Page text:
“Twitter is nothing but noise,” said Potts. It has “a fire hose of stuff.” Potts believes that at times Twitter can be useful, and says it is an excellent publicity tool and something necessary that journalists should keep up with. However, Potts says there are too many posts without filters, something I definitely agree with.

When asked what the most important tool for journalists in the last five years has been, Potts pointed to his iPhone.

Potts encourages the use of a variety of different mediums for telling stories and writing articles. “You don’t have to tell every story in words,” said Potts.

Tags: Comm361 · New York Times · Storify · Student Blog Posts

Chapter 5: Going Mobile

February 22nd, 2011 · Comments Off on Chapter 5: Going Mobile

In New York Times in 2009, John Markoff wrote “the four billion cellphones in use around the globe carry personal information, provide access to the Web and are being used more and more to navigate the real world.” The mobile technology already has evolved enough to create a whole new field in journalism: mobile reporting. Due to its flexibility and wide availability, mobile reporting fills the gap of coverage where professional journalists cannot fill in. Mobile technology is an essential tool for journalists, but it is also hard to adopt with its jet-fast evolution.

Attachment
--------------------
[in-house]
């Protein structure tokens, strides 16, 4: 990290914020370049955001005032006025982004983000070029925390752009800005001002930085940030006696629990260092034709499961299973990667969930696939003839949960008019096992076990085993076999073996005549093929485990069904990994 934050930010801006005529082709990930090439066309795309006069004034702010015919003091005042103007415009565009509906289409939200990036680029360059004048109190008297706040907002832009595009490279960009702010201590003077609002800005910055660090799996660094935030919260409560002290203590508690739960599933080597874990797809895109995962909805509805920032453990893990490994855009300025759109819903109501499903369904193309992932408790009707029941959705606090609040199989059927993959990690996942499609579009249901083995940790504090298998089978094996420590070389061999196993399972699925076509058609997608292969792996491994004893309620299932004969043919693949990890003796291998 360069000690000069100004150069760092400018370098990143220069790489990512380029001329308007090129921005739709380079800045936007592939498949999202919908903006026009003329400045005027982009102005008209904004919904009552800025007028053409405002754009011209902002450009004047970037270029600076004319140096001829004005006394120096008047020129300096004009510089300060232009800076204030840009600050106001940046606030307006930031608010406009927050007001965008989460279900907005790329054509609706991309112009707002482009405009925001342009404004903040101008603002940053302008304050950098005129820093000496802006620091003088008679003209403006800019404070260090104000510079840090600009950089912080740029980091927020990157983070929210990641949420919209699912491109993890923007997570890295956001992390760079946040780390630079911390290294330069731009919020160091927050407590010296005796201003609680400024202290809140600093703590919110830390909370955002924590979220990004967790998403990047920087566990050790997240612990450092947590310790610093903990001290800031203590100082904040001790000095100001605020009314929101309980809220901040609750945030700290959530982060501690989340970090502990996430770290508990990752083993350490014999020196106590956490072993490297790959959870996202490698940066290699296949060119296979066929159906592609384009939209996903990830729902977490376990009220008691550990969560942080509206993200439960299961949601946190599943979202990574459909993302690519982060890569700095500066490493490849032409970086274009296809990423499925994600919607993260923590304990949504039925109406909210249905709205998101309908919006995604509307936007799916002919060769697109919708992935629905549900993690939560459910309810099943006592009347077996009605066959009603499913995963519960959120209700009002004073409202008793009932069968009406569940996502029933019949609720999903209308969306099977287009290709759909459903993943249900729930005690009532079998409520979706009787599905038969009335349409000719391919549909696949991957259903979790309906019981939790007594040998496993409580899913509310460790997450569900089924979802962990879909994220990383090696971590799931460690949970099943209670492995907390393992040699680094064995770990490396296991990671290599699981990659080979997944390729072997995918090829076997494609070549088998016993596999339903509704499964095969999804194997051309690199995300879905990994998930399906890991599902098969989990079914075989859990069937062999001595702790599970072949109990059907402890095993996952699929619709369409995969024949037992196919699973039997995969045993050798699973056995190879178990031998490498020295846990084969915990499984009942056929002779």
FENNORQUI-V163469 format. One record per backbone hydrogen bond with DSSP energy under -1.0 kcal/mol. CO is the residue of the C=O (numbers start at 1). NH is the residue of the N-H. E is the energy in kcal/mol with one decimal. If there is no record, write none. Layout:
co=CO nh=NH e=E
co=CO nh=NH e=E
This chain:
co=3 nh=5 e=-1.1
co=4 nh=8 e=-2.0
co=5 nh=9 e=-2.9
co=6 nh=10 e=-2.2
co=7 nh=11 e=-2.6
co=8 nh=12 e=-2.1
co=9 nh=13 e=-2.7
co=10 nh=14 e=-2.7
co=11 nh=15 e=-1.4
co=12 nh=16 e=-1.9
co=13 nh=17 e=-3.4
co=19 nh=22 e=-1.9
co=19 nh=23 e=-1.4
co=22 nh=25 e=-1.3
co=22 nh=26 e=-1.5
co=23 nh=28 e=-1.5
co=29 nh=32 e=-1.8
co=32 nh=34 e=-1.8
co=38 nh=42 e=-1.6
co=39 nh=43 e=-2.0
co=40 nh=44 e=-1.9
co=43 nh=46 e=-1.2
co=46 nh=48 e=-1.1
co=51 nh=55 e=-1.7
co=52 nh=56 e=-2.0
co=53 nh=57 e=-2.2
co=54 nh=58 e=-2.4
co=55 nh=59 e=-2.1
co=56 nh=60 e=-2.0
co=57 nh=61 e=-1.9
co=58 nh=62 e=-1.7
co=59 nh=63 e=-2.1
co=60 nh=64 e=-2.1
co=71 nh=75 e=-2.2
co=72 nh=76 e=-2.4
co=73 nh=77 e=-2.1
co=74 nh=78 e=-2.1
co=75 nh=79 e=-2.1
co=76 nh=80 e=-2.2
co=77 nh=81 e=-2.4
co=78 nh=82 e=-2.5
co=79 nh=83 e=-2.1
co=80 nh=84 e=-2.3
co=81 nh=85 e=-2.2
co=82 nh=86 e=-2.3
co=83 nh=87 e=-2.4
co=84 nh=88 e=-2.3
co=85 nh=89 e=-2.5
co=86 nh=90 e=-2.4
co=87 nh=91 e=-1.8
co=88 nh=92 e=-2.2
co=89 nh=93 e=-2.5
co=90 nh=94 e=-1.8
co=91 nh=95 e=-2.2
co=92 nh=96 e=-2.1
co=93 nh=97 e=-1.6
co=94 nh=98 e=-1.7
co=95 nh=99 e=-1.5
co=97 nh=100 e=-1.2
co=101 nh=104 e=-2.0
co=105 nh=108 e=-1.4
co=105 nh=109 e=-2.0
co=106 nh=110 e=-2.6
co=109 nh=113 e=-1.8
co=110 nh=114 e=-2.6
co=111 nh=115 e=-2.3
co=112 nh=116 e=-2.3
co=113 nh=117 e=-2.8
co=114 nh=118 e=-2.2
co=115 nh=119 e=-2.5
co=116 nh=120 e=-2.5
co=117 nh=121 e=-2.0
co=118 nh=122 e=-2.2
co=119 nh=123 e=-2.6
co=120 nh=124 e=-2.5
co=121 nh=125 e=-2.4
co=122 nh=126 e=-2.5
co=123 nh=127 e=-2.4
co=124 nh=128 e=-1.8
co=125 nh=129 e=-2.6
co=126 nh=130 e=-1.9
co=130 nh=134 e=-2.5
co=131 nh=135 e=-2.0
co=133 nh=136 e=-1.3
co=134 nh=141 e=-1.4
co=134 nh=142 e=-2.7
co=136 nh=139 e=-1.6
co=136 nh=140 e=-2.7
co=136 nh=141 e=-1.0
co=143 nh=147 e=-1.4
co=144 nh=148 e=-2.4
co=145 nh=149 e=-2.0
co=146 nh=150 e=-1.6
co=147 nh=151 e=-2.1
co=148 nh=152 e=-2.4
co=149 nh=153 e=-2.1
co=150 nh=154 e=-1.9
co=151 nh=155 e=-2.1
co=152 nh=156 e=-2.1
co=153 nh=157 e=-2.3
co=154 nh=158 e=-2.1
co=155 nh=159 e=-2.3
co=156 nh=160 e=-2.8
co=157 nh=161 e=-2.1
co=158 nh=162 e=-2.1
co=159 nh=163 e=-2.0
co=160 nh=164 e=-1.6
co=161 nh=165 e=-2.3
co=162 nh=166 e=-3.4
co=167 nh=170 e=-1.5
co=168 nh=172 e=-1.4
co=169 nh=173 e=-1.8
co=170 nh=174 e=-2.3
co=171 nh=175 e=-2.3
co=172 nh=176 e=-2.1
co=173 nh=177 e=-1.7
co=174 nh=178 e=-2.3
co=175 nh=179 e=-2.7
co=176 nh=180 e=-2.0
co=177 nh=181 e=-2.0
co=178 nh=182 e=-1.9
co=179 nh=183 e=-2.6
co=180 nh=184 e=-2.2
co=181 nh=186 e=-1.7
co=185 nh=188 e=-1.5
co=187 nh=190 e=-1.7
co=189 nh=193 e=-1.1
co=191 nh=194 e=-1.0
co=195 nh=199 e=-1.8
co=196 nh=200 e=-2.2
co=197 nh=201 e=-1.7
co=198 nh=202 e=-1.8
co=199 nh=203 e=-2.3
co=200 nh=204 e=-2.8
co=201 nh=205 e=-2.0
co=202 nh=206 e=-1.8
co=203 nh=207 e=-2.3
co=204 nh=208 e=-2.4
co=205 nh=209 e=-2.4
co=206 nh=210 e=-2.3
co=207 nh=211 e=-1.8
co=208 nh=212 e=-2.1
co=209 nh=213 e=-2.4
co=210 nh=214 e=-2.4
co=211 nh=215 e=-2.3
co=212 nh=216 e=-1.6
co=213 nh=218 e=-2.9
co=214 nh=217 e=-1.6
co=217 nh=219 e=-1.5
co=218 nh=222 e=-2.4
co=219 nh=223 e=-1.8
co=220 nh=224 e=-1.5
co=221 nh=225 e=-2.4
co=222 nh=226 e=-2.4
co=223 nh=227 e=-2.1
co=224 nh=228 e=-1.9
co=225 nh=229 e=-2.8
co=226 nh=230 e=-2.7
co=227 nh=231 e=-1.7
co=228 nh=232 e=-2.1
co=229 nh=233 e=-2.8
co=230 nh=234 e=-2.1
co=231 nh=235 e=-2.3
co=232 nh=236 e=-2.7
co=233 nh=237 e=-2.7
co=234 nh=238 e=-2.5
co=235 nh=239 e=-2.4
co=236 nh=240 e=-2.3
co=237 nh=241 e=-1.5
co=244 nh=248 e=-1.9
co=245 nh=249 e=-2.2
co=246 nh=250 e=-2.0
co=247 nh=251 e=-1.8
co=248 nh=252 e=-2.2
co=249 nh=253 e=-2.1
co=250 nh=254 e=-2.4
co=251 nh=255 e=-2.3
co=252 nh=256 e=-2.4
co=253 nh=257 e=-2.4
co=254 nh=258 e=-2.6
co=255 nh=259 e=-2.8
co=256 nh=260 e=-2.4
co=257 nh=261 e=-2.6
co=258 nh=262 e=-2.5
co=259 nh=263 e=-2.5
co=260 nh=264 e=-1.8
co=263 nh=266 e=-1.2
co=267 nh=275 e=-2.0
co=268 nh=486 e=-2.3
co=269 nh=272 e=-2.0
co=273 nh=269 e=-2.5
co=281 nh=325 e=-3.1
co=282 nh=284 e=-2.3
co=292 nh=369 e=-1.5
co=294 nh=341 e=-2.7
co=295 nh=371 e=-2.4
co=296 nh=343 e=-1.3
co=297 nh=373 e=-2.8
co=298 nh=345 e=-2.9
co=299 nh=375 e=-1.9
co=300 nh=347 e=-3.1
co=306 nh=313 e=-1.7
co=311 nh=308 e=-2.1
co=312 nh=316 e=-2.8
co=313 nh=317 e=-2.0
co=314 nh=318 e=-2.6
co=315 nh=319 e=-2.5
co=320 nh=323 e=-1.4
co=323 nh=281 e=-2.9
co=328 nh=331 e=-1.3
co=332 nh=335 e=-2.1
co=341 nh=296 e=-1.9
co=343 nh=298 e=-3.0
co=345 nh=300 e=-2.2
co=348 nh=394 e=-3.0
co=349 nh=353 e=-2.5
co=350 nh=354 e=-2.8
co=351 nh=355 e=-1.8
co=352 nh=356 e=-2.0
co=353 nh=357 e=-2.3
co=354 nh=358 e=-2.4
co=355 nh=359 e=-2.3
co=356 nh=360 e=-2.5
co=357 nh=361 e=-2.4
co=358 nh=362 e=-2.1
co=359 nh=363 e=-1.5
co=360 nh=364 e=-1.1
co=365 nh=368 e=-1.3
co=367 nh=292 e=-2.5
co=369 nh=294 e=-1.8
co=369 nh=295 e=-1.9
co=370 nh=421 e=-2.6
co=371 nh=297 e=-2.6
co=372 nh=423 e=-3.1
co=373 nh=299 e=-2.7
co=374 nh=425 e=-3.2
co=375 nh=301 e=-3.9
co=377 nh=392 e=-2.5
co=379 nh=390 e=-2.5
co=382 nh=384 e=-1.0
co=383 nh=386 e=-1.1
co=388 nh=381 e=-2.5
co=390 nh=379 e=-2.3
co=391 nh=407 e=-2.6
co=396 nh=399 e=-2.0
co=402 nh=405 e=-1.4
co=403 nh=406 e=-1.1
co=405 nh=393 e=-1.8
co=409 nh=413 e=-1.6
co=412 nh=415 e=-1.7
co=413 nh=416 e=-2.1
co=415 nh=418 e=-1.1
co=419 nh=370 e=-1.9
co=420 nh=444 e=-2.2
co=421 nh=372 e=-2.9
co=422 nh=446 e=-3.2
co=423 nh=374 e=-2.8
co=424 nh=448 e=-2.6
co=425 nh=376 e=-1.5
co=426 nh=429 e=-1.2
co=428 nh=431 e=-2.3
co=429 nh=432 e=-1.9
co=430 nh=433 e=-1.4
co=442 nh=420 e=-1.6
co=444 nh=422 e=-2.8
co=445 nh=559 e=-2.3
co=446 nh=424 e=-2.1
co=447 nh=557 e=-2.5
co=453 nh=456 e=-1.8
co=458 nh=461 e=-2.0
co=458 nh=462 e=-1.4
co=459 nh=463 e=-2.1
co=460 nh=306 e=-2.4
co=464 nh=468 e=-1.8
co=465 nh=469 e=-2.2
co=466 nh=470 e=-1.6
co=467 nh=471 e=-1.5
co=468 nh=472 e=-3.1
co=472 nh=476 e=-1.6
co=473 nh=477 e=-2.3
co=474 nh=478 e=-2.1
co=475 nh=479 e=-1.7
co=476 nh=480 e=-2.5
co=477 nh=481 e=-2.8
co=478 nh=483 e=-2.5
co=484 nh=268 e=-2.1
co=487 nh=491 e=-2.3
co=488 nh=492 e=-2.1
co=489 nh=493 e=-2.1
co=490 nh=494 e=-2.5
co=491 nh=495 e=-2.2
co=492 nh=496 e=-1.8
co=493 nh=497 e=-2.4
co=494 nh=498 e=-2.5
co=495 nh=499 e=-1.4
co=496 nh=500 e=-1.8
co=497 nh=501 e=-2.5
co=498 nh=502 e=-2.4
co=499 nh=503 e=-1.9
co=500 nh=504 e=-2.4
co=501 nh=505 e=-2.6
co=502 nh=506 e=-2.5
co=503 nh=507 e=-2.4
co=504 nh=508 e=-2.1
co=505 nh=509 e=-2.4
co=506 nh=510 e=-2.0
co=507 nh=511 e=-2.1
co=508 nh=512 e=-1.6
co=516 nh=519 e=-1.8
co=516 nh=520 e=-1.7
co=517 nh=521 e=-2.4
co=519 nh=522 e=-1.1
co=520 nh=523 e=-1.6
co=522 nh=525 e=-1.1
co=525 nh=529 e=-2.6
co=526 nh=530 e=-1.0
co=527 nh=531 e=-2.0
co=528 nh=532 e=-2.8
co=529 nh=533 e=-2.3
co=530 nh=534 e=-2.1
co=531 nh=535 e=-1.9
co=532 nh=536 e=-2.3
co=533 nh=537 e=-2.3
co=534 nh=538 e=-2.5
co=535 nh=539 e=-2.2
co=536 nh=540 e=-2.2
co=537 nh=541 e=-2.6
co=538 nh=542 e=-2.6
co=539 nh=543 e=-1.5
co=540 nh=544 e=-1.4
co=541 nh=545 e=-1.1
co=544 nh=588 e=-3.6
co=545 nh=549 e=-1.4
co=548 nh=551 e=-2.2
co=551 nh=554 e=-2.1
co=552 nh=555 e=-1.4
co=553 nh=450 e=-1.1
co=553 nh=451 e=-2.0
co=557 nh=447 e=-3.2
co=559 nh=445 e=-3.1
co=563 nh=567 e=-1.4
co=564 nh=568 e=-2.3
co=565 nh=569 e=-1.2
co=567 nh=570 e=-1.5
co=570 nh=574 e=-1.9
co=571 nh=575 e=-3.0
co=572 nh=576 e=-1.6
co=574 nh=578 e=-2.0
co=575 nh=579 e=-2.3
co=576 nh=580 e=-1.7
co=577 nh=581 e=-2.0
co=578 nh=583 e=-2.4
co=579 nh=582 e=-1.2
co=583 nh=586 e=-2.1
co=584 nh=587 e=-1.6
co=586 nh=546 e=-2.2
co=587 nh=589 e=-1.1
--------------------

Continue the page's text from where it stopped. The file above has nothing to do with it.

Mobile Journalism

  • Those who practice mobile journalism are often referred as “backpack journalist” or a “mojo” (mobile journalist).
  • Among one billion mobile phones sold in 2008, 100 percent offer text messaging, 92 percent have a Web browser, 90 percent have a color screen, and 71 percent can send and receive “picture messaging” and 63 percent have a camera.
  • Despite these capabilities, publishing is constrained by the major telecommunication companies.
  • Upcoming technologies should focus on publishing to mobile audiences to help mobile reporting evolve.

Making Mobile Journalism

Mobile phone evolution

Image via Wikipedia

Gadgets and services take up the most of what a journalist can do and cannot do. Depending on the needs, a journalist may equip with simple devices such as smartphones — Blackberry, iPhone, etc, or carry a variety of camera, tripod, audio recorder, microphone and a laptop.